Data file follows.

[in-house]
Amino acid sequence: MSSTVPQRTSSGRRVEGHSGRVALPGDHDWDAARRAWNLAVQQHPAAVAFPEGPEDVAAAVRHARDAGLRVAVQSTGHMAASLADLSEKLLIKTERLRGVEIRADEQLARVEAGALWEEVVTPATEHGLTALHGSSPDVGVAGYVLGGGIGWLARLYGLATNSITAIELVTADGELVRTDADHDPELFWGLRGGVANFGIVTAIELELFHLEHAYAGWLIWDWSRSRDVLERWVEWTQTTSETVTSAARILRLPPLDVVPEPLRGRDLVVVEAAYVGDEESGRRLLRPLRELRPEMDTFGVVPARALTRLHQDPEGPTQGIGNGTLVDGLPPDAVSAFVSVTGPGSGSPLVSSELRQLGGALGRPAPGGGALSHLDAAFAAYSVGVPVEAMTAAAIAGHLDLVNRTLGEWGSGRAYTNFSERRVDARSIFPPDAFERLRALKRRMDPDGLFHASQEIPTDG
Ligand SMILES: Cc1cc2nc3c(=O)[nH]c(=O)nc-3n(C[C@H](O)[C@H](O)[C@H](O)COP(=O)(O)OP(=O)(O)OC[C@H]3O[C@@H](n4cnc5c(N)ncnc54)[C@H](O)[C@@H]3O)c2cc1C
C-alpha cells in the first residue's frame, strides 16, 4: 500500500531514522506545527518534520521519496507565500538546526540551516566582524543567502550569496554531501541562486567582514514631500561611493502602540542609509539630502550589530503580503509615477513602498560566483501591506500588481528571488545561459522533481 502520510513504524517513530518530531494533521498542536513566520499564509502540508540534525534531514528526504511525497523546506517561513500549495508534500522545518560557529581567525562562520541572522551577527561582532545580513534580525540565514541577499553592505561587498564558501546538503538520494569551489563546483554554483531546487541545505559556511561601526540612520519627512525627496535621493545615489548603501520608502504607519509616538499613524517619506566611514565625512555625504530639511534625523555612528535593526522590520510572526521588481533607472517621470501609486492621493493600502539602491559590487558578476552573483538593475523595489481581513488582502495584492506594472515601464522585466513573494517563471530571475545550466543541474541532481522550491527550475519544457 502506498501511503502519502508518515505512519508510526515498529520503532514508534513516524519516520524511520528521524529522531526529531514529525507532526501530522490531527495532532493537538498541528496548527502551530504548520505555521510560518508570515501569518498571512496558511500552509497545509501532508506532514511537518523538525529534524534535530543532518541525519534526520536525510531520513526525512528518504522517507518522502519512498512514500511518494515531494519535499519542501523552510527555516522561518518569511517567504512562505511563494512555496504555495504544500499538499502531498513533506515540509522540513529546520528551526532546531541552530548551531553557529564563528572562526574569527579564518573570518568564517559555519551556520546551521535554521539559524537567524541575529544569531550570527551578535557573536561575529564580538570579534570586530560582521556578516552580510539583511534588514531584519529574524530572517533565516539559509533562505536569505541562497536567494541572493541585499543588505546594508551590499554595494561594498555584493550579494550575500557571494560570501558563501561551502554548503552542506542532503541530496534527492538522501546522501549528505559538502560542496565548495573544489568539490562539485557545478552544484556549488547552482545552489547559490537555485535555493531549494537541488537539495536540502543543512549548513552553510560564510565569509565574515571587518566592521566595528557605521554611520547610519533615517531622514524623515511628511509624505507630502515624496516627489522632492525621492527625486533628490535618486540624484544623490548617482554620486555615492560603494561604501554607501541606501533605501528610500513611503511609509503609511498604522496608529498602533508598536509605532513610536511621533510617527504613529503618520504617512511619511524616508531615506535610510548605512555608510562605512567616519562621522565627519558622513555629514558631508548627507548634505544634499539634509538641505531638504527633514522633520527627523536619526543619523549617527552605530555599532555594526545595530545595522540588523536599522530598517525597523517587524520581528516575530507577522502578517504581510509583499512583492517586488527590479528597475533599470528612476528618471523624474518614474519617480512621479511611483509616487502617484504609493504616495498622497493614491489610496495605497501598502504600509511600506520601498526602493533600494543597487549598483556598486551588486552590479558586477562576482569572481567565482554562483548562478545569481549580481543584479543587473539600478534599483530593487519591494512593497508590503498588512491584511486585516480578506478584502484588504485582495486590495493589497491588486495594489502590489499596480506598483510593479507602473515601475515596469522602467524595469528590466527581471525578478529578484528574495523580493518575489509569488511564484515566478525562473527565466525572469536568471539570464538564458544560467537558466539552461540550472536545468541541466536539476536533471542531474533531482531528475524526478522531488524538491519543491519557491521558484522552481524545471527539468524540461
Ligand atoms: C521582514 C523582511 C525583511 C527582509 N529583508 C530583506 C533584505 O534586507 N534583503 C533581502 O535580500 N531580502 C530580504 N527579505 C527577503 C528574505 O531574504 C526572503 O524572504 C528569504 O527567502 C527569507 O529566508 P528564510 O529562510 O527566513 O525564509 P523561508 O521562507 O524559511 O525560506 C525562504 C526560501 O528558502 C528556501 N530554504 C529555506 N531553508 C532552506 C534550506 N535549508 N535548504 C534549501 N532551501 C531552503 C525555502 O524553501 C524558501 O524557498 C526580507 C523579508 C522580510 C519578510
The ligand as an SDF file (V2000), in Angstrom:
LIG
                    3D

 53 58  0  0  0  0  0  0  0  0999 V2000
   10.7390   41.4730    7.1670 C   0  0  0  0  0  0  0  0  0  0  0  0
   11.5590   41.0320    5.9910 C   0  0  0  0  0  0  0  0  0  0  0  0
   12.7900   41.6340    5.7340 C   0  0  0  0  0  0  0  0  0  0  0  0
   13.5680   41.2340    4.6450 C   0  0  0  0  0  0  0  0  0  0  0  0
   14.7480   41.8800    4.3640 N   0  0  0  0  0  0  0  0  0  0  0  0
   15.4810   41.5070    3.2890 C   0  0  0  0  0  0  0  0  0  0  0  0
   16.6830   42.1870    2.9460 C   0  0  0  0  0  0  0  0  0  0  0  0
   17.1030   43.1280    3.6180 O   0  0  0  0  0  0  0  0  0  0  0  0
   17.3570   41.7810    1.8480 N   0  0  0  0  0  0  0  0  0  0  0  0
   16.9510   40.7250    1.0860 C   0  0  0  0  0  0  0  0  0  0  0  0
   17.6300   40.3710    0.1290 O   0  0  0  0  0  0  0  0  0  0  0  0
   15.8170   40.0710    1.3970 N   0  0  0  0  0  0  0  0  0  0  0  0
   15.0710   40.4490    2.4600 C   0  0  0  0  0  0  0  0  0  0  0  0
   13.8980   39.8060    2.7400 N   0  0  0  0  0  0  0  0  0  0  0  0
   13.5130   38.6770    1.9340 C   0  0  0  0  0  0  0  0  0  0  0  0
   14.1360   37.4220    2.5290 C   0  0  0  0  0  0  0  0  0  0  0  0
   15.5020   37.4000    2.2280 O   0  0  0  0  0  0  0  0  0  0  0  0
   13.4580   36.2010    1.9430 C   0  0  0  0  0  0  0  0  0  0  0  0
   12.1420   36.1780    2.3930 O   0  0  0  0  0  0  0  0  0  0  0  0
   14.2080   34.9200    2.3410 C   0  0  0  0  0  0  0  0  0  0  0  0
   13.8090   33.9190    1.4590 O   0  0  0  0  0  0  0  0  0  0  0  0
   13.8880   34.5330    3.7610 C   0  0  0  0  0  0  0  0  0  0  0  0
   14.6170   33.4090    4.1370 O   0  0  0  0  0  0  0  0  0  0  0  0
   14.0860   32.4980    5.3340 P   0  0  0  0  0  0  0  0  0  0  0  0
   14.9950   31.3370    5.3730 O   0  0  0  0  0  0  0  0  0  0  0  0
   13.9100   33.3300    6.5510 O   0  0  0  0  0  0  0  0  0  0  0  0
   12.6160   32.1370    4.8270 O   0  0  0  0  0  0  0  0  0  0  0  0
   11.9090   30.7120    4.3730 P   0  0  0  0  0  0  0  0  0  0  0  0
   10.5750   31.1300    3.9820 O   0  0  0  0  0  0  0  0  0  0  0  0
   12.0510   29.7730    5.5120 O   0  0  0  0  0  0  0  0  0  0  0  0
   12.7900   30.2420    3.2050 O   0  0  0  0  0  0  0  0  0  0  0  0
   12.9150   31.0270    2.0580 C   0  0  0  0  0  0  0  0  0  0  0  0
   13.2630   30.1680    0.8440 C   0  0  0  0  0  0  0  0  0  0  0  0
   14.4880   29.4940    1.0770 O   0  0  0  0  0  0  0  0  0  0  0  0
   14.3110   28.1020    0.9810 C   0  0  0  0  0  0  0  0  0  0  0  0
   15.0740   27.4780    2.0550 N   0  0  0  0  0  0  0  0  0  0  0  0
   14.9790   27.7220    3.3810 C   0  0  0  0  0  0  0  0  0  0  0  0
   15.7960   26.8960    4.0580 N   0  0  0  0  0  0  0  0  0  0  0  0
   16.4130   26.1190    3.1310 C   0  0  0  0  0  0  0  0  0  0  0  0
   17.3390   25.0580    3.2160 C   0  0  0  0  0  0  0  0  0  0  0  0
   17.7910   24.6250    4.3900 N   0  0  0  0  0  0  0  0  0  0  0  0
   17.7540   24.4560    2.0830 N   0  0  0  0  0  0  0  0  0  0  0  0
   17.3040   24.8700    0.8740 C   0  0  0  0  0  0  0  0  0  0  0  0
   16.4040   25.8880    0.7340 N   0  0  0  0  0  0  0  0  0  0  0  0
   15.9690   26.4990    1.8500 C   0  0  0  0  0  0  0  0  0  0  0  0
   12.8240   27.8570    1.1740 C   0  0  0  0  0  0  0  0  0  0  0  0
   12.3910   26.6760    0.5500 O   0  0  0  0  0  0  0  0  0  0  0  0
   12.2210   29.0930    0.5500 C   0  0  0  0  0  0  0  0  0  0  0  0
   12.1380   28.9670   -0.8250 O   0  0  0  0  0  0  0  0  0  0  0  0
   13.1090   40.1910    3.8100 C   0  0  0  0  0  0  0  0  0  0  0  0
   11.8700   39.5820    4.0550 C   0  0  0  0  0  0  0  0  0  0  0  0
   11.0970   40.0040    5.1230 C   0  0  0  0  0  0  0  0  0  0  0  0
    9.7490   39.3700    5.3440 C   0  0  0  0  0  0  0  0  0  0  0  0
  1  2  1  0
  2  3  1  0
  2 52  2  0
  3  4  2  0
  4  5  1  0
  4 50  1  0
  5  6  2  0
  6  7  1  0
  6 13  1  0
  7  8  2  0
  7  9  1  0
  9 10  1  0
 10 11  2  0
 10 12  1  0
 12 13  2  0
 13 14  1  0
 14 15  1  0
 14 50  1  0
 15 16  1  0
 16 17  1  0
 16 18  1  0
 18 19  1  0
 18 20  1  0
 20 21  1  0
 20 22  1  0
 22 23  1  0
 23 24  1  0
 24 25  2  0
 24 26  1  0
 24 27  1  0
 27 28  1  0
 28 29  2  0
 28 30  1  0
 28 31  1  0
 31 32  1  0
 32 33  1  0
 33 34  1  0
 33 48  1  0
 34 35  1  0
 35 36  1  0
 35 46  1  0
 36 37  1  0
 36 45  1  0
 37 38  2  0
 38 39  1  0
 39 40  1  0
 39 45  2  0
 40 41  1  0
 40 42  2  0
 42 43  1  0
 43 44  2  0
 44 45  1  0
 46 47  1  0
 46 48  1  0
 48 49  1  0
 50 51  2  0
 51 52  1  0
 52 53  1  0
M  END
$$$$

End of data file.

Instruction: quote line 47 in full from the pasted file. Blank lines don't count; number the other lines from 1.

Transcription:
   15.7960   26.8960    4.0580 N   0  0  0  0  0  0  0  0  0  0  0  0